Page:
Moderation Analyses

A linear model regressing SCI scores on M-CHAT grouping, developmental delay, and their interaction (M-CHAT × developmental delay), controlling for sex, IMD and neonatal sickness index, found no significant interaction, F(2, 159) = 2.73, p = 0.069; p-permute = 0.074, indicating that the effect of developmental delay on SCI scores was similar in the three M-CHAT groups.

In contrast, a model regressing RRB scores on M-CHAT grouping, developmental delay, and their interaction (M-CHAT × developmental delay), controlling for sex, IMD, and neonatal sickness index, revealed a significant overall interaction, F(2,159) = 6.73, p = 0.002; p-permute = 0.003. Re-coding each group as the reference category showed this was due to a significant interaction when comparing the critical positive group to both negative and non-critical positive groups (Table 7). The M-CHAT critical positive group had a stronger (positive) association between developmental delay and RRB scores compared to both negative and non-critical positive groups (Fig. 2C).

Table 7 M-CHAT x developmental delay interaction on SRS-2 RRB scores


This study investigated neonatal brain volumes and ASC traits in childhood in VPT children sub-divided into three groups, based on their M-CHAT screening outcomes (negative, non-critical positive and critical positive). Addressing our first aim, we found that the three groups exhibited differences in structural brain volumes at term-equivalent age, indicating distinct early biological phenotypes. The critical positive scorers displayed smaller volumes in cerebellar and brainstem regions compared to negative scorers, and smaller regional cerebellar volumes compared to non-critical positive scorers. Addressing our second aim, we found that while both positive groups showed higher ASC core symptom scores (RRB and SCI) relative to negative scorers, there were no significant differences between the two positive groups. However, the critical positive scorers showed greater developmental delay compared to the other two groups. Taken together our findings suggest that the two M-CHAT positive groups do not differ in the severity of childhood ASC traits and we speculate that they may be following distinct aetiological trajectories leading to similar ASC traits in childhood (i.e., equifinality; Cicchetti & Rogosch, 1996).

The early differences in regional brain volumes found between the positive M-CHAT groups, provide evidence for potentially distinct biological mechanisms underlying later ASC outcomes in a subset of VPT children. The critical positive M-CHAT group showed reduced relative volumes within regions of the right cerebellar nuclei compared to the non-critical positive group, and more widespread reductions in bilateral cerebellar nuclei and brainstem (medulla oblongata and midbrain) volumes compared to the negative group. The cerebellum is known to play a critical role in coordinating motor, sensory and cognitive abilities, which are also impacted in ASC (Wang et al., 2014). Cerebellar alterations have been associated with ASC symptomatology/traits both in animal and human studies. Cellular cerebellar pathology has been linked to increased ASC-like behaviours in mice (Tsai et al., 2012), smaller white matter volume in the cerebellum has been described in adults with ASC (Toal et al., 2010) and number and density of Purkinje cells has been shown post-mortem to be altered in individuals with ASC (Wegiel et al., 2010, 2014). In VPT samples, cerebellar volume reductions in childhood (Ure et al., 2016) and increased cerebellar haemorrhagic injury in infancy (Limperopoulos et al., 2007) were displayed in those with an ASC diagnosis or those screening positively on the M-CHAT. In both studies, VPT children with ASC diagnoses (Ure et al., 2016) and with cerebellar injury (Limperopoulos et al., 2007) had a high prevalence of developmental delay. Similar to the results of the aforementioned studies, which show cerebellar volume reductions in groups of children with increased developmental delay, we also found that the group exhibiting the most severe developmental delay (i.e., M-CHAT critical positive group) had smaller cerebellar volumes relative to the non-critical positive and negative groups.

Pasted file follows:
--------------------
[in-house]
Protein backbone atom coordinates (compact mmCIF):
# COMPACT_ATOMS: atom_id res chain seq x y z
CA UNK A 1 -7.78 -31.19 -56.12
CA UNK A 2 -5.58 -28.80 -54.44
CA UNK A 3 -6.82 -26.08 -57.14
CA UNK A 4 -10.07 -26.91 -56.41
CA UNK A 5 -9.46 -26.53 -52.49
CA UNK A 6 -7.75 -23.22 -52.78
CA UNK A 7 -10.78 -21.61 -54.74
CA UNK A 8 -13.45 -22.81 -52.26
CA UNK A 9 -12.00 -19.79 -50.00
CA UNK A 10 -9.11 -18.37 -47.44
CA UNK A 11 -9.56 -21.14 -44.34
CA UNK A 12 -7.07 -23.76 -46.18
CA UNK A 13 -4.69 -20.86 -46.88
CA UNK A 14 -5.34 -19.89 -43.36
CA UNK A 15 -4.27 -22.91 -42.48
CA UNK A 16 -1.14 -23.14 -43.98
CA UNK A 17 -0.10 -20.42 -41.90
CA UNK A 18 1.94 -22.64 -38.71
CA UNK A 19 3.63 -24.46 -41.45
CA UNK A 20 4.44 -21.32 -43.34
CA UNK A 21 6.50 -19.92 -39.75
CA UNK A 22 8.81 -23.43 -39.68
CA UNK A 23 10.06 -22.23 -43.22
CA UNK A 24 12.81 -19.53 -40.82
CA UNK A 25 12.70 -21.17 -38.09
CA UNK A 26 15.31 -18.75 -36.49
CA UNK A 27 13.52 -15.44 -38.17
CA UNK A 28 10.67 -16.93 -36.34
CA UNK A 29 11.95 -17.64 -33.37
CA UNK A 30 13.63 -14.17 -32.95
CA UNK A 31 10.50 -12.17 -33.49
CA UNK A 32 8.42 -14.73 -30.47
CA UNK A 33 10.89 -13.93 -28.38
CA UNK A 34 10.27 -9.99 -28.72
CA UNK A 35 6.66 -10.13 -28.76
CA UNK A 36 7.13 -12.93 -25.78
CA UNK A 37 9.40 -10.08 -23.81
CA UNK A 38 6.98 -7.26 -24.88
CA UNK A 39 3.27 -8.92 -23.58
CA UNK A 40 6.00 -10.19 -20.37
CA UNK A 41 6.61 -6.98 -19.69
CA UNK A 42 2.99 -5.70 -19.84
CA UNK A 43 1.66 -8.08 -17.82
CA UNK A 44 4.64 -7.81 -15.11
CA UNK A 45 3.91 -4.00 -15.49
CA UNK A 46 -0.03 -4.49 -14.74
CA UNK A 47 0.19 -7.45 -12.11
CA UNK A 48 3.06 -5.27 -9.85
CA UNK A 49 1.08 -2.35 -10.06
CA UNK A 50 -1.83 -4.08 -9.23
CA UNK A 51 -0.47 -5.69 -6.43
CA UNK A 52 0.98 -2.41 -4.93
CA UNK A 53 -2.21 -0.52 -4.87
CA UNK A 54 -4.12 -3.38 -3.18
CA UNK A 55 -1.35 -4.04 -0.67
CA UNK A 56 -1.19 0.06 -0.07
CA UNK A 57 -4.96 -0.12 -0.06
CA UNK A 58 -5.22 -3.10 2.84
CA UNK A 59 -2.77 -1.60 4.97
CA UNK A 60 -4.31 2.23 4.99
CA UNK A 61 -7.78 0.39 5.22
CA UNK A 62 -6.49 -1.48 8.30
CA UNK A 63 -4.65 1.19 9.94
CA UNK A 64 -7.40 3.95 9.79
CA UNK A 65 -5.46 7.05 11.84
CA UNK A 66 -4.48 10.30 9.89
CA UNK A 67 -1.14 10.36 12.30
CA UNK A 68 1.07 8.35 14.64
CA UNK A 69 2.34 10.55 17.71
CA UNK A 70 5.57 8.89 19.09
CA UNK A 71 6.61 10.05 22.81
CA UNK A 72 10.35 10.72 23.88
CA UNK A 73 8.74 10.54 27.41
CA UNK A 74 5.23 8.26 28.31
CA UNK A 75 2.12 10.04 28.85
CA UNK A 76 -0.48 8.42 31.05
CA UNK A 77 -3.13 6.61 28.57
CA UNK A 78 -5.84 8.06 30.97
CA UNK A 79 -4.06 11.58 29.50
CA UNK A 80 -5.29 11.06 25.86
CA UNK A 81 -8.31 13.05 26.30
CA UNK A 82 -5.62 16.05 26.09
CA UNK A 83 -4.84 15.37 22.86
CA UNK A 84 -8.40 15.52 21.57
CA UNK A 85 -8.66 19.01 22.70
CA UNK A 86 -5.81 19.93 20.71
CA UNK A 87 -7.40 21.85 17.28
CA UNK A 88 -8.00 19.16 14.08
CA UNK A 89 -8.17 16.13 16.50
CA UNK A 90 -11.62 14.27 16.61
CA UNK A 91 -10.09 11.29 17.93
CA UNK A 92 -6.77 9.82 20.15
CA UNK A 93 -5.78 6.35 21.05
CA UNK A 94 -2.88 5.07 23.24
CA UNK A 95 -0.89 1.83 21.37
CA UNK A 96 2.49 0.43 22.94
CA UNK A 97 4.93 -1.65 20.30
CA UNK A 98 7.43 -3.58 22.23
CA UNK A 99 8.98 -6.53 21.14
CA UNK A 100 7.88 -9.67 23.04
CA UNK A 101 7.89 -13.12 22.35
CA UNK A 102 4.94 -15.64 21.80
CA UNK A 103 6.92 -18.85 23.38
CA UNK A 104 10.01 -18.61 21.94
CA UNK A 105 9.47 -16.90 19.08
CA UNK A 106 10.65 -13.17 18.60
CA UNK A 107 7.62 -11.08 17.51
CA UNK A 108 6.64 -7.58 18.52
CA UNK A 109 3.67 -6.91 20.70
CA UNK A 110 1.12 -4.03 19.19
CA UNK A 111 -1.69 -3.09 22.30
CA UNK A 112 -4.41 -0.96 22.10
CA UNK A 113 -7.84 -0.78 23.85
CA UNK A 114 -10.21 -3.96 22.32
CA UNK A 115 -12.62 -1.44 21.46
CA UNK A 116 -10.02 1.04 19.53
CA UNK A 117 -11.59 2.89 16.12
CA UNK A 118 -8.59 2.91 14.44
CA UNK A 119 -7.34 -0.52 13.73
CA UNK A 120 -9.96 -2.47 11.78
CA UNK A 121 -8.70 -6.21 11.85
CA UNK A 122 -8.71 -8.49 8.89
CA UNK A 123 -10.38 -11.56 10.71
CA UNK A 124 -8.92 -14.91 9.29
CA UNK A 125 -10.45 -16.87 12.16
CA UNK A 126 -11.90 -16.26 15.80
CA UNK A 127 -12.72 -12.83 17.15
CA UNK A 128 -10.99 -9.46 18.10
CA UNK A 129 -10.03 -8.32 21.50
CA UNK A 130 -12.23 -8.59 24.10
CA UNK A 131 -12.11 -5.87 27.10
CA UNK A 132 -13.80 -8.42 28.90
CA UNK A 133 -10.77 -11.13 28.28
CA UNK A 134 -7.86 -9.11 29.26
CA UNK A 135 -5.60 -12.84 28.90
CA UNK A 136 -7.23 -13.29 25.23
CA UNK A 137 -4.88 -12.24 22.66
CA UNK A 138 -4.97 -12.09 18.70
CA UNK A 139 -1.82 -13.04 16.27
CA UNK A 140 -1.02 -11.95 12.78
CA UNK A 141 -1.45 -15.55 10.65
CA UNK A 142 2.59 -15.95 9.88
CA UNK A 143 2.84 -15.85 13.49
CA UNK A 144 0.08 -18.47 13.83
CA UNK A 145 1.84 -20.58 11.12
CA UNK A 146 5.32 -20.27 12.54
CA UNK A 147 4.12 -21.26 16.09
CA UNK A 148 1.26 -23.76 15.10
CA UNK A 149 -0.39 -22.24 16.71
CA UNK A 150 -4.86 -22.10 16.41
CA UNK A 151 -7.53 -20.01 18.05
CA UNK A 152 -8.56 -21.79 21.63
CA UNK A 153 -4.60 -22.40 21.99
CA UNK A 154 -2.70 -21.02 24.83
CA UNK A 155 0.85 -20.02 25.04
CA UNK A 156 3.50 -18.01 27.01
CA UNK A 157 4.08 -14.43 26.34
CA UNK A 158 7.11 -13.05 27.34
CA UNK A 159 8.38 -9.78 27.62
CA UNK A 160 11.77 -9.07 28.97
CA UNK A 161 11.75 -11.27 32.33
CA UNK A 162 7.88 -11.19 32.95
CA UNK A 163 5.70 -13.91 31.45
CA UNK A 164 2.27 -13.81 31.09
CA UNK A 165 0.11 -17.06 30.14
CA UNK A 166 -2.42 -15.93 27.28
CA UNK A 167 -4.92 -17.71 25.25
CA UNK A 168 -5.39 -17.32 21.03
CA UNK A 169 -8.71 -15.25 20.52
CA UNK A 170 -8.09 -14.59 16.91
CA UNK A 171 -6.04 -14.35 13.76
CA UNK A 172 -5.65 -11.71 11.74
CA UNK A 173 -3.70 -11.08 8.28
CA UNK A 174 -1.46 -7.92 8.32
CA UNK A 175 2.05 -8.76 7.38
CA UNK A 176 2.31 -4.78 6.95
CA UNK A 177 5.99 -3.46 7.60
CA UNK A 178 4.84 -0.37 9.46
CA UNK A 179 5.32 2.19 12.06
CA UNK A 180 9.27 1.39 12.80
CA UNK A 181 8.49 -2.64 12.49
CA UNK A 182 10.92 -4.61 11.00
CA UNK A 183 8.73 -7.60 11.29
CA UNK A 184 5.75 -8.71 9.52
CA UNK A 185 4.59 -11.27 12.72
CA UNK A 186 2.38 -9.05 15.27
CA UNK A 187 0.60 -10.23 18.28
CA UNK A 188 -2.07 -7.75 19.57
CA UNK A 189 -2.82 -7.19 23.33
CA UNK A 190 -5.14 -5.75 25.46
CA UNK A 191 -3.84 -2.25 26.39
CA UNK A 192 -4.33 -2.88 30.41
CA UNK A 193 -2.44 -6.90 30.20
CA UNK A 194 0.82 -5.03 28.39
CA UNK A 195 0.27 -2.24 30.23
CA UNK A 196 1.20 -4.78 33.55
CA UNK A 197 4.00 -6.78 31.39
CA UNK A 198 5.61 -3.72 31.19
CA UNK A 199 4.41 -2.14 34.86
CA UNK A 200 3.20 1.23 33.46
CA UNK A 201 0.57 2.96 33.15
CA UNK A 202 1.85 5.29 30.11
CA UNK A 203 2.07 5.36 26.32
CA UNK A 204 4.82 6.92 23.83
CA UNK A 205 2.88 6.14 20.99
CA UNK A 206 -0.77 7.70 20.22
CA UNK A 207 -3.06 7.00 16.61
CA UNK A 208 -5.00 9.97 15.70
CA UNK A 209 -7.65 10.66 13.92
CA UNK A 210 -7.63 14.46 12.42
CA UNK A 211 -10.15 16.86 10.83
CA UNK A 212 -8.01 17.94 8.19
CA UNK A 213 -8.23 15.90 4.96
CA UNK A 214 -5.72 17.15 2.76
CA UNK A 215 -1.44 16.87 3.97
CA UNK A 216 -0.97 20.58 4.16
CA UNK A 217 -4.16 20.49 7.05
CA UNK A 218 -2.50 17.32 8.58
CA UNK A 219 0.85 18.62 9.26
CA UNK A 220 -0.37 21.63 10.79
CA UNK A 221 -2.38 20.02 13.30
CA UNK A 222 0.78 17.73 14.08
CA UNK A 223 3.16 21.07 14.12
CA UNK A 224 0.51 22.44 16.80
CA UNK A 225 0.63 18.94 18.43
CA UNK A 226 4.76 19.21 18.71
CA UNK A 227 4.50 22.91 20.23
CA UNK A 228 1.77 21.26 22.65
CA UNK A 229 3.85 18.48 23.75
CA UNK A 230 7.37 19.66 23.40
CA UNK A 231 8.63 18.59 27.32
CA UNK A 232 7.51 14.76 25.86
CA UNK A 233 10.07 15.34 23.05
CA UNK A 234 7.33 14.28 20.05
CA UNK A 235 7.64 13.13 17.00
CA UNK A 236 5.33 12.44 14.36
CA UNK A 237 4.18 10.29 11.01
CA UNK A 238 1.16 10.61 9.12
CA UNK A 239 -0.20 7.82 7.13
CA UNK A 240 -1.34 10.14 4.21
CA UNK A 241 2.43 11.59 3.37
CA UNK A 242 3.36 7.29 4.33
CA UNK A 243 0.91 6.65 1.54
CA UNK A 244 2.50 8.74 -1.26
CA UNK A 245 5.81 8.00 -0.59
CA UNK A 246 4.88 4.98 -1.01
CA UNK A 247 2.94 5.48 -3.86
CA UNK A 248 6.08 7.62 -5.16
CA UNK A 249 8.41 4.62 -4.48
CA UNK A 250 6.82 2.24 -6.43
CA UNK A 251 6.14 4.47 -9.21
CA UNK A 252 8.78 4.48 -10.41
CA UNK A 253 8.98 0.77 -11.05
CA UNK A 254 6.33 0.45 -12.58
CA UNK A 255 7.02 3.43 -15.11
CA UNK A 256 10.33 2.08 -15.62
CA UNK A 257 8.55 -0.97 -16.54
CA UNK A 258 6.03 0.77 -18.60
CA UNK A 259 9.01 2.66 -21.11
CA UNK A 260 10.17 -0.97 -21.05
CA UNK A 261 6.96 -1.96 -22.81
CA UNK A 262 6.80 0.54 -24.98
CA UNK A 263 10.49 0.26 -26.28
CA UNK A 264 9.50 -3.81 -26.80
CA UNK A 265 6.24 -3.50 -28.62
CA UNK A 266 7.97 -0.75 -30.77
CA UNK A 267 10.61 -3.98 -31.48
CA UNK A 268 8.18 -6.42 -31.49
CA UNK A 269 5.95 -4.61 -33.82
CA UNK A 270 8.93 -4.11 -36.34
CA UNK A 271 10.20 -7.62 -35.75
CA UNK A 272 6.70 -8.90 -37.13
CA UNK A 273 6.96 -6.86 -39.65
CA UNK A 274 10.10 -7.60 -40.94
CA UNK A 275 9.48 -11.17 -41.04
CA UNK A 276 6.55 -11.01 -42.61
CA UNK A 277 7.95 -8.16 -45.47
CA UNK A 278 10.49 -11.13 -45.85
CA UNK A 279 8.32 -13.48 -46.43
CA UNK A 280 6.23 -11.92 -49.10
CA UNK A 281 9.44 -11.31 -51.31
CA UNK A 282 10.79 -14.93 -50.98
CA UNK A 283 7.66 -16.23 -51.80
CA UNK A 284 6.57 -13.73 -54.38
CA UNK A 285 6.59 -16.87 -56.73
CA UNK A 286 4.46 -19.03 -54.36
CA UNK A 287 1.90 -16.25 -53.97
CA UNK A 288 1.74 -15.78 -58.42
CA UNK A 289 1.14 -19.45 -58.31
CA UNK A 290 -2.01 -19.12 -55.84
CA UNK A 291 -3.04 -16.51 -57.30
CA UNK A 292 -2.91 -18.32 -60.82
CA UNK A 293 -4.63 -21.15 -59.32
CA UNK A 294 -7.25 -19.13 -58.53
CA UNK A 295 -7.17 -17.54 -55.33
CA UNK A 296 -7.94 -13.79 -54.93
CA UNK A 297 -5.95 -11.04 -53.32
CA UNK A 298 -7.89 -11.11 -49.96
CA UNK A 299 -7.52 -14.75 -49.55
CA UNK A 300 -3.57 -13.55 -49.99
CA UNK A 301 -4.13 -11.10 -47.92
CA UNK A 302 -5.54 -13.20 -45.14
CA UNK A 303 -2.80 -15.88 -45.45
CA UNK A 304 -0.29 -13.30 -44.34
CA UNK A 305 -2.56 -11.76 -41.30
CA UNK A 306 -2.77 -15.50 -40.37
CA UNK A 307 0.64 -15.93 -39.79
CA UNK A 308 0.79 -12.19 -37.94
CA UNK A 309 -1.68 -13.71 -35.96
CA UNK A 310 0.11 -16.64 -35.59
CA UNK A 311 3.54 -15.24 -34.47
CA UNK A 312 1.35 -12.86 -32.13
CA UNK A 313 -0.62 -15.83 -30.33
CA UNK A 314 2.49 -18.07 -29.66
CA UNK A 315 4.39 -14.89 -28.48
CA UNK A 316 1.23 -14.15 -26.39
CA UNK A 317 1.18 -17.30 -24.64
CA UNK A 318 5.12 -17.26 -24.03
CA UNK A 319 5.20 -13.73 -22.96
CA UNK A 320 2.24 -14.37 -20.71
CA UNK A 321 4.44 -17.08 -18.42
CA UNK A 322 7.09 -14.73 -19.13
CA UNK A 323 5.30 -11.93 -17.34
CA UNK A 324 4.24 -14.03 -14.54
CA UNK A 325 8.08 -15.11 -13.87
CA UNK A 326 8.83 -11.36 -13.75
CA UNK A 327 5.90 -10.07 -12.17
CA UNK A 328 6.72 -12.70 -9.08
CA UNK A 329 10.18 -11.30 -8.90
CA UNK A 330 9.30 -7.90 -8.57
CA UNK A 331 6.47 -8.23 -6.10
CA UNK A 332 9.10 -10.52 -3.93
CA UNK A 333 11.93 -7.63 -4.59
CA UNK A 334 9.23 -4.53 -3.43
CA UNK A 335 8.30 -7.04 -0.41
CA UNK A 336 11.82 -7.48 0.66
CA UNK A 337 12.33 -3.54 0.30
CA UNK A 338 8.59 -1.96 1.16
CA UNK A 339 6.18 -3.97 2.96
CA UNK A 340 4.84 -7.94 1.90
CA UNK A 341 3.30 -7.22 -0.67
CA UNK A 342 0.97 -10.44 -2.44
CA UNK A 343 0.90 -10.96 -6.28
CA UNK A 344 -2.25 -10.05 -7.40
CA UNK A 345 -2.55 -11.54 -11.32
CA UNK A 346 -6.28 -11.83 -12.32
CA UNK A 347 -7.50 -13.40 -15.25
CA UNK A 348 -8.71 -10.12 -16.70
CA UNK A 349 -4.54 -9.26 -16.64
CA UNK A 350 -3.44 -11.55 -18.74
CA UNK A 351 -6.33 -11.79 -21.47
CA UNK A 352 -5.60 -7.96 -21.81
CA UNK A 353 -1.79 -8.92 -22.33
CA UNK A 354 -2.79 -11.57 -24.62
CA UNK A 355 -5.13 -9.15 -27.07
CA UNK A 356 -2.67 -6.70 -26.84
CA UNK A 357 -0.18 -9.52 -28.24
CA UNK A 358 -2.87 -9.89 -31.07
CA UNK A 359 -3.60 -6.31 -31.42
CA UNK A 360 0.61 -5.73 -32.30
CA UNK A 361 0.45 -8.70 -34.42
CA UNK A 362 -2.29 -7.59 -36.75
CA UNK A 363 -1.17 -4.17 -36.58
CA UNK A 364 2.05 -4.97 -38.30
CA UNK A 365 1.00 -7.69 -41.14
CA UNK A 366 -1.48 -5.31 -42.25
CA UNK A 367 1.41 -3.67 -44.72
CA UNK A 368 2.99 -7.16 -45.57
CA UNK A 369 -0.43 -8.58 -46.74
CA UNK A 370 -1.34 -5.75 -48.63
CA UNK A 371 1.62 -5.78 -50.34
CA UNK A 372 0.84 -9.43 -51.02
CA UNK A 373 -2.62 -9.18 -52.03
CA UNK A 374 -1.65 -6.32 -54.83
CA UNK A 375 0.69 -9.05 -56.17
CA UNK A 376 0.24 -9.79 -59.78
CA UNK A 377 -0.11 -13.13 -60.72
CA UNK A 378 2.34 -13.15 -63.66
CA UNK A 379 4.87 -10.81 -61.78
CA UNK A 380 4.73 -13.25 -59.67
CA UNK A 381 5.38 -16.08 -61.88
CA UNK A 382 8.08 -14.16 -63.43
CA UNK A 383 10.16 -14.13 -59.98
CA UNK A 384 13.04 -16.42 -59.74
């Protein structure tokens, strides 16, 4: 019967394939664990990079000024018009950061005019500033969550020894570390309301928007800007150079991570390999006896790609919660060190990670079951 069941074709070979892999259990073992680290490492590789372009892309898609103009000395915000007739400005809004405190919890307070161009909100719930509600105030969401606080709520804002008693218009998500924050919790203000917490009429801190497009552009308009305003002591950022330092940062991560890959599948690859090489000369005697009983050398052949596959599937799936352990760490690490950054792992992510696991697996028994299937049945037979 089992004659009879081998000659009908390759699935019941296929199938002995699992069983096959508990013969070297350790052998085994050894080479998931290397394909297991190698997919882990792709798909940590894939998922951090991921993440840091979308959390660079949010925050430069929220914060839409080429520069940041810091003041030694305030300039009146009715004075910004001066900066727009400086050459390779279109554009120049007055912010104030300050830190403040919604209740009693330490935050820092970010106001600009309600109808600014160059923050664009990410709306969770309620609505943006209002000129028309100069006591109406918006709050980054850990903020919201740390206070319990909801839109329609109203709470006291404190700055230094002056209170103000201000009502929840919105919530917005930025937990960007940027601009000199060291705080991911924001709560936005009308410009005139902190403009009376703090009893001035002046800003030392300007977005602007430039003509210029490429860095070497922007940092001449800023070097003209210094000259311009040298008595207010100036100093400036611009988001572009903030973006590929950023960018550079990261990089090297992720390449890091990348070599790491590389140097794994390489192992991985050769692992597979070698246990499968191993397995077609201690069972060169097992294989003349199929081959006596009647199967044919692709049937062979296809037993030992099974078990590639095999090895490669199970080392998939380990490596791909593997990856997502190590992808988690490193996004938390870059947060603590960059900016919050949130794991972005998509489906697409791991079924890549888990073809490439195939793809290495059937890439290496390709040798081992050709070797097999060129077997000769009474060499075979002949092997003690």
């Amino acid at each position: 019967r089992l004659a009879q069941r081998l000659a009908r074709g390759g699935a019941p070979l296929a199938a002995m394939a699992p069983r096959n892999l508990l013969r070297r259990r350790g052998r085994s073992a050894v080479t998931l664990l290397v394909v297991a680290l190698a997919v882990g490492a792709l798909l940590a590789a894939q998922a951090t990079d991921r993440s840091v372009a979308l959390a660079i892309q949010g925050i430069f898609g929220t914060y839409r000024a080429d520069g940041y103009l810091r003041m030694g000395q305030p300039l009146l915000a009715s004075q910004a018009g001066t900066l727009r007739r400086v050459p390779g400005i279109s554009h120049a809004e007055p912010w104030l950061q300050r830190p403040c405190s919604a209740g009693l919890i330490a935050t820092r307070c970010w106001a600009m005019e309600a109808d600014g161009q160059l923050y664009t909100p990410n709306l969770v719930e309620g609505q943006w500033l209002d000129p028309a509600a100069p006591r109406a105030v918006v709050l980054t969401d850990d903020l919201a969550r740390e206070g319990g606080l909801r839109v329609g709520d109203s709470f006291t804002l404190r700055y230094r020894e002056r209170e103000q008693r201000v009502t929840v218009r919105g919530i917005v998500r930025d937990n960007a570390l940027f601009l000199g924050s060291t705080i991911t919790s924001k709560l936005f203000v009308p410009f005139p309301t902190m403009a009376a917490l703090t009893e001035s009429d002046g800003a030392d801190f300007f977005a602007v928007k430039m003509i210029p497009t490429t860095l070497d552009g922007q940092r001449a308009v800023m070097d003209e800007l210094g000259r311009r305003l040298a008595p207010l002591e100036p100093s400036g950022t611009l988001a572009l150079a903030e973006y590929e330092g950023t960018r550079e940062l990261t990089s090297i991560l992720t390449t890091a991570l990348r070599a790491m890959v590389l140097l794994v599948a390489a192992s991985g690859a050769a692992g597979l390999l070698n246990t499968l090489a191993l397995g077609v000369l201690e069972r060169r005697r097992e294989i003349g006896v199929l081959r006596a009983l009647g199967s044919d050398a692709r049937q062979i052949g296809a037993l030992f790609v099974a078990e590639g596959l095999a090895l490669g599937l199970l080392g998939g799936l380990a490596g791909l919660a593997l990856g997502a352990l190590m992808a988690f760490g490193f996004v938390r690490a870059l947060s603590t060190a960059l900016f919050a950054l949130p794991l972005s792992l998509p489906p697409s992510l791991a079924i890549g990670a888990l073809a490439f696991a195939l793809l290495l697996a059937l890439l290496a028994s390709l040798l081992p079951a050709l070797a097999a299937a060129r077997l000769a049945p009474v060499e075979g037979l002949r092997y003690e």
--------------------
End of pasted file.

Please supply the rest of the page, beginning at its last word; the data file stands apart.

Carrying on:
The brainstem, which in this study showed reduced regional volumes in the M-CHAT critical positive relative to the M-CHAT negative group, is an early phylogenetic region of the brain known to be important for primitive functions such as arousal, respiration, and physiological regulation, although there is some evidence of its role in self-regulatory behaviours (Geva & Feldman, 2008; Geva et al., 2014). Of particular relevance to the current findings, Geva et al. (2013) showed that brainstem functioning in VPT infants was associated with social integration abilities assessed using modulation of gaze in response to social stimuli at 4 months. Furthermore, white matter reductions in the brainstem have been observed in adults with ASC compared to controls (Toal et al., 2010) and early histological work investigating brainstem injury, specifically in the motor cranial nerve nuclei, suggest that early alterations to this brain region may contribute to the onset of autism later in life (Rodier, 2002; Rodier et al., 1996, 1997). The cerebellar nuclei and brainstem (medulla oblongata and midbrain) interact with one another to facilitate sensory, motor and regulatory processes (Watson et al., 2013). The olivary complex in the medulla sends fibres to the cerebellar nuclei allowing for integration of motor and sensory information and has been found to be altered post-mortem in individuals with ASC (Wegiel et al., 2013). Interactions between the midbrain and the olivary-cerebellar complex have been discussed in the context of processes relating to “survival networks”, which involve behavioural (social, motor and sensory) regulation in response to emotional and environmental stimuli (Watson et al., 2013), which are core processes in ASC symptomatology. In light of these findings, we tentatively speculate that the regional brain alterations we observed in the M-CHAT critical positive compared to the negative group may represent a biological mechanism contributing to the increased RRB and SCI behaviours seen in this group.